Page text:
This year is shaping up to be the take-off year for electric vehicles in the United States. Sales just passed 1 million for 2023, and projections put the end-of-year total at somewhere between 1.5 million and 1.7 million. In 2024, more EVs will be sold than in all the years between 2010 and 2022. We're off to the races now. Corey Cantor
2018: Electric cars are more expensive
2021: Electric cars are close to parity
2023: Electric cars are cheaper than cars powered by dinosaur juice in tin cans (and that's before the money you save on the dinosaur juice). Inside EVs
Approximately 270,000 new plug-in vehicles were sold in August in Europe, up 68% compared to the same month last year. Most of that momentum came from full battery electric vehicles, whose sales more than doubled year-on-year. No prizes for guessing what the top two best-selling vehicles were. Clean Technica
Everyone knows that EVs require less labour than internal combustion engine cars (one of the sticking points behind the current autoworkers strike in the United States). The only problem is that this is not true. When batteries are included, electric vehicles actually require more labour than gas-powered cars. Heatmap
After years of negotiations, the EU has adopted a comprehensive battery regulation that could spur battery recycling at a scale never seen before outside of China. Battery industry experts say the policy has the potential to supercharge lithium-ion battery recycling across the bloc. Grist
In Germany, a Dutch renovation technique called Energiesprong (literally, 'energy jump') is retrofitting old, leaky apartments to help the country meet its building decarbonisation targets. Thus far, over 5,000 Energiesprong projects have been completed in the Netherlands, and the method has spread as far as California and Canada. Bloomberg
No, electric vehicles don't emit more carbon. They do create higher emissions in the manufacturing process, and yes, they have to be charged from grids that rely on fossil fuels in many countries. However, the positive environmental impact of switching to a battery electric vehicle over its full lifetime is unmistakable. Rystad
Enough with the doom-scrolling already
Did you know that the last 12 months have seen the biggest fall in solar module prices ever recorded? In Utah, construction is under way on a new kind of geothermal plant that reaches over a mile down to access a more abundant form of subterranean heat. The EU just reached a deal on slashing the use of super-potent greenhouse gases in fridges and air conditioners (the US is on it too). Facing increasing pressure from customers, multinational mining companies are switching to renewable energy. How heat pumps became a Nordic success story. Grid batteries in the United States have never been more abundant—or more useful. Norway has nearly completed its transition to electric vehicles. Electric trucks are going farther and charging faster. 'These Battery Electric Trucks Will Never Work.' Hold my 68-ton Volvo rig.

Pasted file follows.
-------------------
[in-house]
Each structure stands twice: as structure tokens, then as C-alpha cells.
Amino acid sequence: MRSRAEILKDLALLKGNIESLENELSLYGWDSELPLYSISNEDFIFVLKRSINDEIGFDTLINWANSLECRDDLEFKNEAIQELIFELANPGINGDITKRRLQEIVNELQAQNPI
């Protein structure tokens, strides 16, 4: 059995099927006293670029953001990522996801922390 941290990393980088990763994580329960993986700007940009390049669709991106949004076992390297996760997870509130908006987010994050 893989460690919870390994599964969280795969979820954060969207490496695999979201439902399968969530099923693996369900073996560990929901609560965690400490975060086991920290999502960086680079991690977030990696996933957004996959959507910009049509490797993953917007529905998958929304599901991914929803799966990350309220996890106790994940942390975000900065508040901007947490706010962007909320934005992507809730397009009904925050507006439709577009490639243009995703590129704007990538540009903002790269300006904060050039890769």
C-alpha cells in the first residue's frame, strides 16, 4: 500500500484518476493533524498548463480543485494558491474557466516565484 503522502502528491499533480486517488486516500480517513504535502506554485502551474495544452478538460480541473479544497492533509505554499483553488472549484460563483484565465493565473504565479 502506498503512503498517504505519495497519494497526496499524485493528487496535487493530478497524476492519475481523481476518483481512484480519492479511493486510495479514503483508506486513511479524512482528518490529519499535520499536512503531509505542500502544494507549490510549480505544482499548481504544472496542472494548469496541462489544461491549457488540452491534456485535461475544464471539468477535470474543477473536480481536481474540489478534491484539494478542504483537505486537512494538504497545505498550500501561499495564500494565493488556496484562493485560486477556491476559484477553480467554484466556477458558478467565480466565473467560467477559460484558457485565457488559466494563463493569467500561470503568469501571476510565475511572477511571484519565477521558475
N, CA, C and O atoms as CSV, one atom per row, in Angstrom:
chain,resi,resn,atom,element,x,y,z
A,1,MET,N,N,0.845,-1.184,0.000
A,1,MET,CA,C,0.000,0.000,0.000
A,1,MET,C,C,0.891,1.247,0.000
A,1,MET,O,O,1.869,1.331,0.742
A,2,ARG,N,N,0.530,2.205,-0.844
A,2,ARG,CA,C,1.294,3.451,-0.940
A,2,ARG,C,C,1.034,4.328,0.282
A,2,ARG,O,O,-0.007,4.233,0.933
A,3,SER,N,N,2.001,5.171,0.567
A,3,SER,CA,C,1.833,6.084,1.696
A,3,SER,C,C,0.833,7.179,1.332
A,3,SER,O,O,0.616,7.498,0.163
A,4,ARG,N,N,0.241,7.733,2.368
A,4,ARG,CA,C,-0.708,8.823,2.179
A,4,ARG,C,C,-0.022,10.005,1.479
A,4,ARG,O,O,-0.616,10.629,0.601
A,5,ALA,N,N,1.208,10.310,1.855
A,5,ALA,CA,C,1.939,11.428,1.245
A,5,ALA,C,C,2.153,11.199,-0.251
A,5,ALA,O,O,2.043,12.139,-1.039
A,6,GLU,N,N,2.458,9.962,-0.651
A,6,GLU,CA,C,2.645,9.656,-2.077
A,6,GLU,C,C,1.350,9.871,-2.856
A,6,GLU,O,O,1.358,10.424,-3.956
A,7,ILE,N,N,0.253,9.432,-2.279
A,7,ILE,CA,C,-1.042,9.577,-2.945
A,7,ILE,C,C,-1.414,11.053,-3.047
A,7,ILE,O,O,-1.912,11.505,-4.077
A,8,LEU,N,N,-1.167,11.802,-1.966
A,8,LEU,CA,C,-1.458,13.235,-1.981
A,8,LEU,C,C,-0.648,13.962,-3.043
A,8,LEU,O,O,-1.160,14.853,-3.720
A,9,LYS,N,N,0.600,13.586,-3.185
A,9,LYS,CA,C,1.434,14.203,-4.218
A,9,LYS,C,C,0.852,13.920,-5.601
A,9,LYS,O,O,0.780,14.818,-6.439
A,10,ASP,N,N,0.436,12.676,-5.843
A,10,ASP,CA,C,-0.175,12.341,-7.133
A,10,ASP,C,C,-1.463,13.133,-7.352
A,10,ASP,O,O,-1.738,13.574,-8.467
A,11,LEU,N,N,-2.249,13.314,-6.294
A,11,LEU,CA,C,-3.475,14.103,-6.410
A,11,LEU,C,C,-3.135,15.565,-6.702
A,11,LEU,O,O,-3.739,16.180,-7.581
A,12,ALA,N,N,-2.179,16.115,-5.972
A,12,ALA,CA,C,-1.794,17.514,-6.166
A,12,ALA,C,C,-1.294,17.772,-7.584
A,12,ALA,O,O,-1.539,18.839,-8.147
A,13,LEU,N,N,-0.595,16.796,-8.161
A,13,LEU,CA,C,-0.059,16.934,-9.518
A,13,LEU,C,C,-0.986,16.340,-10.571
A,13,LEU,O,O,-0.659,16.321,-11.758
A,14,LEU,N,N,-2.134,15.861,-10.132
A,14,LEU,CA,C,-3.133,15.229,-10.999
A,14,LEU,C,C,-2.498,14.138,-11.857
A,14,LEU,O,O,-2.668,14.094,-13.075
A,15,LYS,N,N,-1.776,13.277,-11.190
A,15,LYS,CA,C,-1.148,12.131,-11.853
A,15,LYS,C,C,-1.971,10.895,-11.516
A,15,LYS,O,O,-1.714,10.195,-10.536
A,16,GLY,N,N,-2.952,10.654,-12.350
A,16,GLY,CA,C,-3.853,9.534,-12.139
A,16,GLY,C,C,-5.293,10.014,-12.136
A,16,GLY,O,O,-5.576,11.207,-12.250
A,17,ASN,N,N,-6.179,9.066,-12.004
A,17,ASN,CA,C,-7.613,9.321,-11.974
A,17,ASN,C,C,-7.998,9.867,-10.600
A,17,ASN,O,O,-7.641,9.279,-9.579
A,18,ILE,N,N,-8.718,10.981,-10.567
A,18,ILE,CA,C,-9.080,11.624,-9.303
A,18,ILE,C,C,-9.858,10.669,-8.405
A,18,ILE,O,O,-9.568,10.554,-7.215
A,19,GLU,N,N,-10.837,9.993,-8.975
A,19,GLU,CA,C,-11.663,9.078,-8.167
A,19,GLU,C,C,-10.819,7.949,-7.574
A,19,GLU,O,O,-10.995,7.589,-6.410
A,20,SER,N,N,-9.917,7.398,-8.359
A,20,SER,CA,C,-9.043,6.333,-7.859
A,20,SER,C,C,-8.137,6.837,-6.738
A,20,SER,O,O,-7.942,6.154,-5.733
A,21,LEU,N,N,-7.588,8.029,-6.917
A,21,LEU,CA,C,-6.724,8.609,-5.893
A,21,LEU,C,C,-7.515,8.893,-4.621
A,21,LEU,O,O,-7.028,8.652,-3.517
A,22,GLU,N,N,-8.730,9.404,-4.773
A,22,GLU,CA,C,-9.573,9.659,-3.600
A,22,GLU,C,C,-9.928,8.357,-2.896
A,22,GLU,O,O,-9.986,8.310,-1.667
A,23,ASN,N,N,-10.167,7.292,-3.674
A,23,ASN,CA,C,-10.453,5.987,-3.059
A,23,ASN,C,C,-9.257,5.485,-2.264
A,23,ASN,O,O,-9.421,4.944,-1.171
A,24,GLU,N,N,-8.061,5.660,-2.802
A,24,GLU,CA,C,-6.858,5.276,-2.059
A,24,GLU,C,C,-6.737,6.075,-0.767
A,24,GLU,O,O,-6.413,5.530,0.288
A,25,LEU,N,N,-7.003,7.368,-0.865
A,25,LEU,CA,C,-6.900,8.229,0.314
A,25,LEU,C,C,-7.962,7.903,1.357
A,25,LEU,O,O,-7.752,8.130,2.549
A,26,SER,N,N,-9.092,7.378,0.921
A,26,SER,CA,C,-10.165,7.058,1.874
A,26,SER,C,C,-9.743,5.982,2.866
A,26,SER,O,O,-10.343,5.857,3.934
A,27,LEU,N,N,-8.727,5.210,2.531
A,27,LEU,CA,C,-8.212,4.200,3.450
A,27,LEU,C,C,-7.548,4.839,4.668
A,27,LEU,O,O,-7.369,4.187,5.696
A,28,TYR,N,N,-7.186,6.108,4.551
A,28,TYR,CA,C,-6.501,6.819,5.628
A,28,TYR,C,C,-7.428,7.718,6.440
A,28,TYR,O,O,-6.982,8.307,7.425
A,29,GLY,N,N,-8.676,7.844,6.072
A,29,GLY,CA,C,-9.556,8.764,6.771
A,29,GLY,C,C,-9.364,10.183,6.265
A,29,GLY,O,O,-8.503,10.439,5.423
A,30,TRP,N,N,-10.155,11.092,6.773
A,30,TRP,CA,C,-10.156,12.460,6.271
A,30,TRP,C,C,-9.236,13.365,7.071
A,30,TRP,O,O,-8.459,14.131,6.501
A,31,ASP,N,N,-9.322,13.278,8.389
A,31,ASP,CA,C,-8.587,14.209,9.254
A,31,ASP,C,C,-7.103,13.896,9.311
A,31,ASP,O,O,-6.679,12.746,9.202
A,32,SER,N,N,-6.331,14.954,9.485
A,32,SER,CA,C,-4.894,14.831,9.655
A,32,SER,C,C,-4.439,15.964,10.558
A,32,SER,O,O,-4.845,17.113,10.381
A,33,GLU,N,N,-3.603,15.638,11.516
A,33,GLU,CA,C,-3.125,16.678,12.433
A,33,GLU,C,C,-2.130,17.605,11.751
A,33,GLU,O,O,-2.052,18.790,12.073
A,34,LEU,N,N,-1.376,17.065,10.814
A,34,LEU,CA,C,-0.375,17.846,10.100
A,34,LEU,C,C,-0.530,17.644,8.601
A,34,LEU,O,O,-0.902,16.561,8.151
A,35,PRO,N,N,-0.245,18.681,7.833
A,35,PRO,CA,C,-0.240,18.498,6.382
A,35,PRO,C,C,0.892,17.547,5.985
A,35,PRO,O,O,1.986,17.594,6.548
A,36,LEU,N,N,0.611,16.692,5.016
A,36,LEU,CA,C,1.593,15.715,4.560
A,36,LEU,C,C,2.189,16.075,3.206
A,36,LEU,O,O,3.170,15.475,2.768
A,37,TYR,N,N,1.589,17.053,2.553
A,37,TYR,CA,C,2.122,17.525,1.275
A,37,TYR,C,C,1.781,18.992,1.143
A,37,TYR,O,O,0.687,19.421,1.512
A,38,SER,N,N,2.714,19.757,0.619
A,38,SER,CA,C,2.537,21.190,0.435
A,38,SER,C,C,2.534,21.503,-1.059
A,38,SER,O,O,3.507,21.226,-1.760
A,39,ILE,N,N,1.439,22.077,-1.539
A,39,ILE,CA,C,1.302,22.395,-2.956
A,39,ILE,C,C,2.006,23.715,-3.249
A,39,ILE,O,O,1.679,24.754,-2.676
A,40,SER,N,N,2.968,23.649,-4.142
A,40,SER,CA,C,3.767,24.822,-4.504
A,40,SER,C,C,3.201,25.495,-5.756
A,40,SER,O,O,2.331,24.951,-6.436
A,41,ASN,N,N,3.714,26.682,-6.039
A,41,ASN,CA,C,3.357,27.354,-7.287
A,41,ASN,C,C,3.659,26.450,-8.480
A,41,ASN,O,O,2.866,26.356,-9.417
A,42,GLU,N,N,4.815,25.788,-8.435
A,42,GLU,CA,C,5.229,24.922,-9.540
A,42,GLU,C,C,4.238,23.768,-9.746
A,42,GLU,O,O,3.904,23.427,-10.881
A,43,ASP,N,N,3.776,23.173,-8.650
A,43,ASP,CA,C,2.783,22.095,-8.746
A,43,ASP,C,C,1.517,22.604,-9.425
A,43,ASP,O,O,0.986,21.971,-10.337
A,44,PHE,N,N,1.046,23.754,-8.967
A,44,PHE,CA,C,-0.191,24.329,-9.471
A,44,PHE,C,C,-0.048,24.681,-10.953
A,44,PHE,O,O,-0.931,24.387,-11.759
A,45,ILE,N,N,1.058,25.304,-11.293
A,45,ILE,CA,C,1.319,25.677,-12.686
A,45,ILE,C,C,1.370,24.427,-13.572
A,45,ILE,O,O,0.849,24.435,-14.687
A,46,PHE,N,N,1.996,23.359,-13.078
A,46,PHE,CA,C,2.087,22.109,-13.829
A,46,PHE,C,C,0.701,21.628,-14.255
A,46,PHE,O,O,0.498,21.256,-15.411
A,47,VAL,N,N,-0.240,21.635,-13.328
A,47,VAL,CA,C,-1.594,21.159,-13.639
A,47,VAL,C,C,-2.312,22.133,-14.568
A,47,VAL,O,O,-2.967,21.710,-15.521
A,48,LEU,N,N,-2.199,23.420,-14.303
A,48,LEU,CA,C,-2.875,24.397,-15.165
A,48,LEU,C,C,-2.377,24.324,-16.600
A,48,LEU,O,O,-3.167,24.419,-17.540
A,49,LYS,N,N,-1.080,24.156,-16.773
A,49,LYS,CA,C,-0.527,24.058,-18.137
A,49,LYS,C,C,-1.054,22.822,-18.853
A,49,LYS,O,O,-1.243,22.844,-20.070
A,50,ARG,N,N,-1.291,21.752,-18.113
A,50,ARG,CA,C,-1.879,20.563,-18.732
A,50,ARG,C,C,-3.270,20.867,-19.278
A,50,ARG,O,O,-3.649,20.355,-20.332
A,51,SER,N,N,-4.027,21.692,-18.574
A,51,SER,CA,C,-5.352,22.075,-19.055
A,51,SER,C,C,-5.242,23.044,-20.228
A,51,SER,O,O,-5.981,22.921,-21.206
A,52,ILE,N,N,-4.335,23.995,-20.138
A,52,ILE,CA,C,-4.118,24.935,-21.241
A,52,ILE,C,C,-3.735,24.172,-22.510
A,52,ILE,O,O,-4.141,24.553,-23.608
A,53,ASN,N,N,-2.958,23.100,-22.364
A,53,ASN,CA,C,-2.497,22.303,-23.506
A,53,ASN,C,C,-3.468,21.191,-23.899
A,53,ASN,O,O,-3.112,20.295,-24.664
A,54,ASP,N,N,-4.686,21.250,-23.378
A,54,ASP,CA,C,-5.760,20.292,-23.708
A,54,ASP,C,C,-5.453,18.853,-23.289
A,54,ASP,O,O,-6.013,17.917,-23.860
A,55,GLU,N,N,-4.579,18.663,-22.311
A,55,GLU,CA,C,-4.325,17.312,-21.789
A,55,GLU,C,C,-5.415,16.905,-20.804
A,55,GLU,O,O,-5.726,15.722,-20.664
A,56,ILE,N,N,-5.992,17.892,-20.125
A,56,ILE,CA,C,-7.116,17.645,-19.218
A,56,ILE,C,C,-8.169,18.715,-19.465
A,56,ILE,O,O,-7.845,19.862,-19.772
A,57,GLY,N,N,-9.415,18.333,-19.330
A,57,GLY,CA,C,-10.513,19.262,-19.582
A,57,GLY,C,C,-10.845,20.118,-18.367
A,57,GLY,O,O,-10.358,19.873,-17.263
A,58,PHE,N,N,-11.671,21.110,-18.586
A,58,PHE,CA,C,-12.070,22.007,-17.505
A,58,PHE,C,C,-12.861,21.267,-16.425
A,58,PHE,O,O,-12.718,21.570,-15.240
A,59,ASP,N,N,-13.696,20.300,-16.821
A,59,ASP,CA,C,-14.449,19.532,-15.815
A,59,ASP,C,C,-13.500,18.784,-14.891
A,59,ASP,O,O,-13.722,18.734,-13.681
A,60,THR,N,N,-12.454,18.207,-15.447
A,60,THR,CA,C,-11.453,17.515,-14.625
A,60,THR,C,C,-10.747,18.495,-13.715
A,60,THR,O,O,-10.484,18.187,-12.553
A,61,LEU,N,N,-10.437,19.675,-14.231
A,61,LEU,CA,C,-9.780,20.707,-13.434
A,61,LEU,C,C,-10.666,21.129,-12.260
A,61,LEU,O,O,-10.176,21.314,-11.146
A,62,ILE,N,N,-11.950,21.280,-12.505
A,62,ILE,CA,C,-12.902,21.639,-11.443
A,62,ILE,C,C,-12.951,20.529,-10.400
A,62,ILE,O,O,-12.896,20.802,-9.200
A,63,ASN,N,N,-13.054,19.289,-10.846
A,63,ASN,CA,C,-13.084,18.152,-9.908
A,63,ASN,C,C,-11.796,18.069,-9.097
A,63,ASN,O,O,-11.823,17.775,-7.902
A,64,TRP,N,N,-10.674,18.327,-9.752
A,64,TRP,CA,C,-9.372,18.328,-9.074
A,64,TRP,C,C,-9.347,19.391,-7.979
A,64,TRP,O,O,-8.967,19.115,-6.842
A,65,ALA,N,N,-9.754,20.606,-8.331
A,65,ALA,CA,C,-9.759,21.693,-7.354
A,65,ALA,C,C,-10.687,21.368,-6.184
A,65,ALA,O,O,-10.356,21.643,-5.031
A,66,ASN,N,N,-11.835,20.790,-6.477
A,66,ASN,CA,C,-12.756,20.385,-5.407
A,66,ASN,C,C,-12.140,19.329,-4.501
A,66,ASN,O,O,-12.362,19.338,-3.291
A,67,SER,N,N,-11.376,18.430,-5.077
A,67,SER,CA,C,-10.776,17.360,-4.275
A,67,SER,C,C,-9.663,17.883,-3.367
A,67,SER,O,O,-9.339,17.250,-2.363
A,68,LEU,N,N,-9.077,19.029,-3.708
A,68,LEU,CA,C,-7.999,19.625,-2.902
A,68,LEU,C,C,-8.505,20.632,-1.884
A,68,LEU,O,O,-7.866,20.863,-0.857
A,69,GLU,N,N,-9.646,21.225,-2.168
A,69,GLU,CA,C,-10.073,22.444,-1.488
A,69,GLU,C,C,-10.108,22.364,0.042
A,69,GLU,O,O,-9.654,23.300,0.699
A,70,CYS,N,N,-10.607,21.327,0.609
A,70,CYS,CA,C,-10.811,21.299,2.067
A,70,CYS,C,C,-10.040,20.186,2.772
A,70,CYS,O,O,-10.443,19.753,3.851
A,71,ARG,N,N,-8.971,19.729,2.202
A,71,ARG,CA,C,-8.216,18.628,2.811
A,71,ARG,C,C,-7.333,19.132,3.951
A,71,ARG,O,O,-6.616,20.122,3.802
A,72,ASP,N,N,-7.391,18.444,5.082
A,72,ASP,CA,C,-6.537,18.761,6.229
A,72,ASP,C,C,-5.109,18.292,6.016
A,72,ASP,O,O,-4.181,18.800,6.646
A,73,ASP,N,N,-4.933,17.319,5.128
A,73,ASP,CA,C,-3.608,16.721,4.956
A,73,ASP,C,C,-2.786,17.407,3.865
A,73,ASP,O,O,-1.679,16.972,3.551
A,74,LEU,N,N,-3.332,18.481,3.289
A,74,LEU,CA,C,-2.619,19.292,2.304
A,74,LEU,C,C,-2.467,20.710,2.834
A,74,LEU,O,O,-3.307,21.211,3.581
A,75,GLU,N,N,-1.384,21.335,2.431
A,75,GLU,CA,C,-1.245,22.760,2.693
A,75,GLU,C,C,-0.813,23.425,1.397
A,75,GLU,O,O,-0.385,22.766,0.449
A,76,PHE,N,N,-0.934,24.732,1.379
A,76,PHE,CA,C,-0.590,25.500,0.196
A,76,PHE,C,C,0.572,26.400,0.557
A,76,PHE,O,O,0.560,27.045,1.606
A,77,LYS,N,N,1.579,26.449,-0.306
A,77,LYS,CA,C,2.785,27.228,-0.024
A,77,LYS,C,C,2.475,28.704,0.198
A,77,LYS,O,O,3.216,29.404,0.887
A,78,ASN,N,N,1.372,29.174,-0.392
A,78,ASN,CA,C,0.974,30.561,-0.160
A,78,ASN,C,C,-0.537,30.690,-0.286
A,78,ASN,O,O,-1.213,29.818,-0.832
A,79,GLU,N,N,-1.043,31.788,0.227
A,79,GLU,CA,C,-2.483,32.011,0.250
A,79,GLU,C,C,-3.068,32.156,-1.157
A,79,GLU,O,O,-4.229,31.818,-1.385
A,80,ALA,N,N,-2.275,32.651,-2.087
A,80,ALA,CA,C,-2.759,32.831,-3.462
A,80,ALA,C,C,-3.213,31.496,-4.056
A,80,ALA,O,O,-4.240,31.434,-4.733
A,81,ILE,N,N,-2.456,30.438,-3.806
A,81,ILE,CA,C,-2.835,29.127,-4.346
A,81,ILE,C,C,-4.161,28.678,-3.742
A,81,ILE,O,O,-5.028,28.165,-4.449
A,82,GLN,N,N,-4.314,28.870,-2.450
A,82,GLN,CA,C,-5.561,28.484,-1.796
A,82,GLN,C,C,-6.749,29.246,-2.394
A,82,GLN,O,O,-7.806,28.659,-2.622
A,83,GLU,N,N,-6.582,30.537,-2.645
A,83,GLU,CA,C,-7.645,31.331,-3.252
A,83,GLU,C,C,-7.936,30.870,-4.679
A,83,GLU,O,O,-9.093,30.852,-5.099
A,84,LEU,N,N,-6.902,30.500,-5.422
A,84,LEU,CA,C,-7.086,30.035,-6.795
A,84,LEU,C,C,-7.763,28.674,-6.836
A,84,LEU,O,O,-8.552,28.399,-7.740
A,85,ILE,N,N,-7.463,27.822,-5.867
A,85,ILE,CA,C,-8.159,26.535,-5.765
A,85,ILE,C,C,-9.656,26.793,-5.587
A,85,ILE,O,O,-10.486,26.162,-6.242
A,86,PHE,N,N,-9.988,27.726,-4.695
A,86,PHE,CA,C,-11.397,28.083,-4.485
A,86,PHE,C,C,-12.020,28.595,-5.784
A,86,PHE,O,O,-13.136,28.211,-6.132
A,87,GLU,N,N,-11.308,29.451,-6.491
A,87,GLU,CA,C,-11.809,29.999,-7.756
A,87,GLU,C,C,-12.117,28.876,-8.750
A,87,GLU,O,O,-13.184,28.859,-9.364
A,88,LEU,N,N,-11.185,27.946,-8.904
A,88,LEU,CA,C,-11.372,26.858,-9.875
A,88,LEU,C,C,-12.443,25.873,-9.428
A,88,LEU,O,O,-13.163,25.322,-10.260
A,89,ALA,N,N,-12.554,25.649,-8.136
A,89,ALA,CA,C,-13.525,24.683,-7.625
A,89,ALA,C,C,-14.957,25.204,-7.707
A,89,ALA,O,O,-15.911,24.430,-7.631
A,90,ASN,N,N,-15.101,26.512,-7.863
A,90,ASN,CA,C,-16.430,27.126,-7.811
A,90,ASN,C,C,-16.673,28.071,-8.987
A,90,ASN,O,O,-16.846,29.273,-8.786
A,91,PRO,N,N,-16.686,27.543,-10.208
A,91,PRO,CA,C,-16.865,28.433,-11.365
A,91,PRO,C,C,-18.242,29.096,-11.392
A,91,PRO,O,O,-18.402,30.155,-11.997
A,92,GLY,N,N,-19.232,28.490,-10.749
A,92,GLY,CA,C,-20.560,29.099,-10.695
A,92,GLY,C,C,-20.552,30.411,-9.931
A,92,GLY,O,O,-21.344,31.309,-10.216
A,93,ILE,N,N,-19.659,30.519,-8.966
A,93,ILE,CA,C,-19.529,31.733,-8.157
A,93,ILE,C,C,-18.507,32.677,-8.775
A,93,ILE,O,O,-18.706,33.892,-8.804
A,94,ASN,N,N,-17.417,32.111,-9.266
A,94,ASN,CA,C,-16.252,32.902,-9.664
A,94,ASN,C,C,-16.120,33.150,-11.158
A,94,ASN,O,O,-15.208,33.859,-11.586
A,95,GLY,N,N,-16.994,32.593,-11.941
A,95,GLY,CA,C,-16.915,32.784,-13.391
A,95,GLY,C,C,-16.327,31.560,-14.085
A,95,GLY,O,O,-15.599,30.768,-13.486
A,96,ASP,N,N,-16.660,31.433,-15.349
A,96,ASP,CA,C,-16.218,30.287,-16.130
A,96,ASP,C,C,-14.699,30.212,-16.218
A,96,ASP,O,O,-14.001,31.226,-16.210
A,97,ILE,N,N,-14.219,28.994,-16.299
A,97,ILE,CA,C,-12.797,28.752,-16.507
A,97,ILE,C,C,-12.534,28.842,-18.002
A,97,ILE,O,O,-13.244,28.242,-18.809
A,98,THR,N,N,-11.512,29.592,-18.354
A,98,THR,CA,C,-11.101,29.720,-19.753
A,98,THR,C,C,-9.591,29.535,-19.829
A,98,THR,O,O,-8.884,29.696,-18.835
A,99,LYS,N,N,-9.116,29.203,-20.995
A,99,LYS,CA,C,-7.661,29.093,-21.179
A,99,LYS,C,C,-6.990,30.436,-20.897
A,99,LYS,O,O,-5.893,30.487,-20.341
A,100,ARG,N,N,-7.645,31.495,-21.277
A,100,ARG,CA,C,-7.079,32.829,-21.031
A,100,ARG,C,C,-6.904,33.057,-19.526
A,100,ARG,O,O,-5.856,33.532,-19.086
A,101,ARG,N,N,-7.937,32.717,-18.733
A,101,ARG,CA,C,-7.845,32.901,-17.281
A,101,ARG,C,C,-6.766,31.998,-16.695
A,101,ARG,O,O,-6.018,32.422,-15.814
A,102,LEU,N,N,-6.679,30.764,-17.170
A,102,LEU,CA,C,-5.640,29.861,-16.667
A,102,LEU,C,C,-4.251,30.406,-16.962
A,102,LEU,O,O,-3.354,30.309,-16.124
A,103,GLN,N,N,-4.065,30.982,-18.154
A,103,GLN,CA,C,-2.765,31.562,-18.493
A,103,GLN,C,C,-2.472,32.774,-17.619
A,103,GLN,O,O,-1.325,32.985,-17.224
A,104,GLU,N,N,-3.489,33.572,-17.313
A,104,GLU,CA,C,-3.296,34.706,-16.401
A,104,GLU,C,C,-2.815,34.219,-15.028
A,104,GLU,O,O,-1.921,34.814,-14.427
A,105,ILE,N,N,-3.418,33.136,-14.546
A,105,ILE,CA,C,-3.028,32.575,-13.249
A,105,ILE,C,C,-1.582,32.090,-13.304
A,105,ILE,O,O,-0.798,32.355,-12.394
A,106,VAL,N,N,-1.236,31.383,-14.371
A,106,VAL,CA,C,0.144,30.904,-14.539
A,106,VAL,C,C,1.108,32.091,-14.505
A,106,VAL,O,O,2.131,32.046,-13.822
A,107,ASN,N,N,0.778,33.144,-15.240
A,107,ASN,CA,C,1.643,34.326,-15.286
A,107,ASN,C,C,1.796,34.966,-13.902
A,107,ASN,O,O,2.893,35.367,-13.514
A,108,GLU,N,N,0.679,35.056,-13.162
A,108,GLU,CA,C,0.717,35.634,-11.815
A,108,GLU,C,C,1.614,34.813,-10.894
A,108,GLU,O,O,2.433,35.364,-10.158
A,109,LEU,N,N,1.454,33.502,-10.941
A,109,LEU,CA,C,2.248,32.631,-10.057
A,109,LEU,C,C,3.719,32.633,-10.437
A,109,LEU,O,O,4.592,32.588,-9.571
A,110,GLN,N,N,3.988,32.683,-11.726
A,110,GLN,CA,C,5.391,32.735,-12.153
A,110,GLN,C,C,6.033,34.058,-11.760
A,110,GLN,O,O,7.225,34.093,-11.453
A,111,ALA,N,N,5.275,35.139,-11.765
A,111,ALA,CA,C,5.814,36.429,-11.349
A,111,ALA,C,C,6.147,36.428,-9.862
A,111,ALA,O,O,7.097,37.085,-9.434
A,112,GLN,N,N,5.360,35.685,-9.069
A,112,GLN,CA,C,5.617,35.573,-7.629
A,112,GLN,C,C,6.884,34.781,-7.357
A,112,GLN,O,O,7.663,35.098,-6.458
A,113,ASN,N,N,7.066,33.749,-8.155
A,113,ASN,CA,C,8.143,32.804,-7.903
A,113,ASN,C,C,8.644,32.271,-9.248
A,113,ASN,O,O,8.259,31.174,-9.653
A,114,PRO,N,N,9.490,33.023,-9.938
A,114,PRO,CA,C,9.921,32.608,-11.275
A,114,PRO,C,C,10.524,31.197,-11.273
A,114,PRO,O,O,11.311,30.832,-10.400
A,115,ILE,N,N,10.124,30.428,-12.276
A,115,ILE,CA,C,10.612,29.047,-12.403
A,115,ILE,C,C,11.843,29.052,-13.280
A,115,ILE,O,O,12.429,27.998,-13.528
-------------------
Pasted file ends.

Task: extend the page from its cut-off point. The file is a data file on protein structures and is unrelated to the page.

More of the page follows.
Indistinguishable from magic
Researchers have radiocarbon-dated human footprints from an ancient lakeshore in New Mexico to 23,000 years. That puts humans in the southwestern United States during the middle of the last Ice Age, 10,000 years before they were supposed to be there. 'Indigenous folks out there tell us they already knew this. We're just putting numbers on their story.' Ars Technica
The JWST has spotted an agglomeration of nearly 150 free-floating objects in the Orion Nebula, each similar in mass to Jupiter. Scientists are calling them Jupiter Mass Binary Objects, or JuMBOs, and the reason for their appearance is a complete mystery. 'There’s something wrong with either our understanding of planet formation, star formation—or both. They shouldn’t exist.' NYT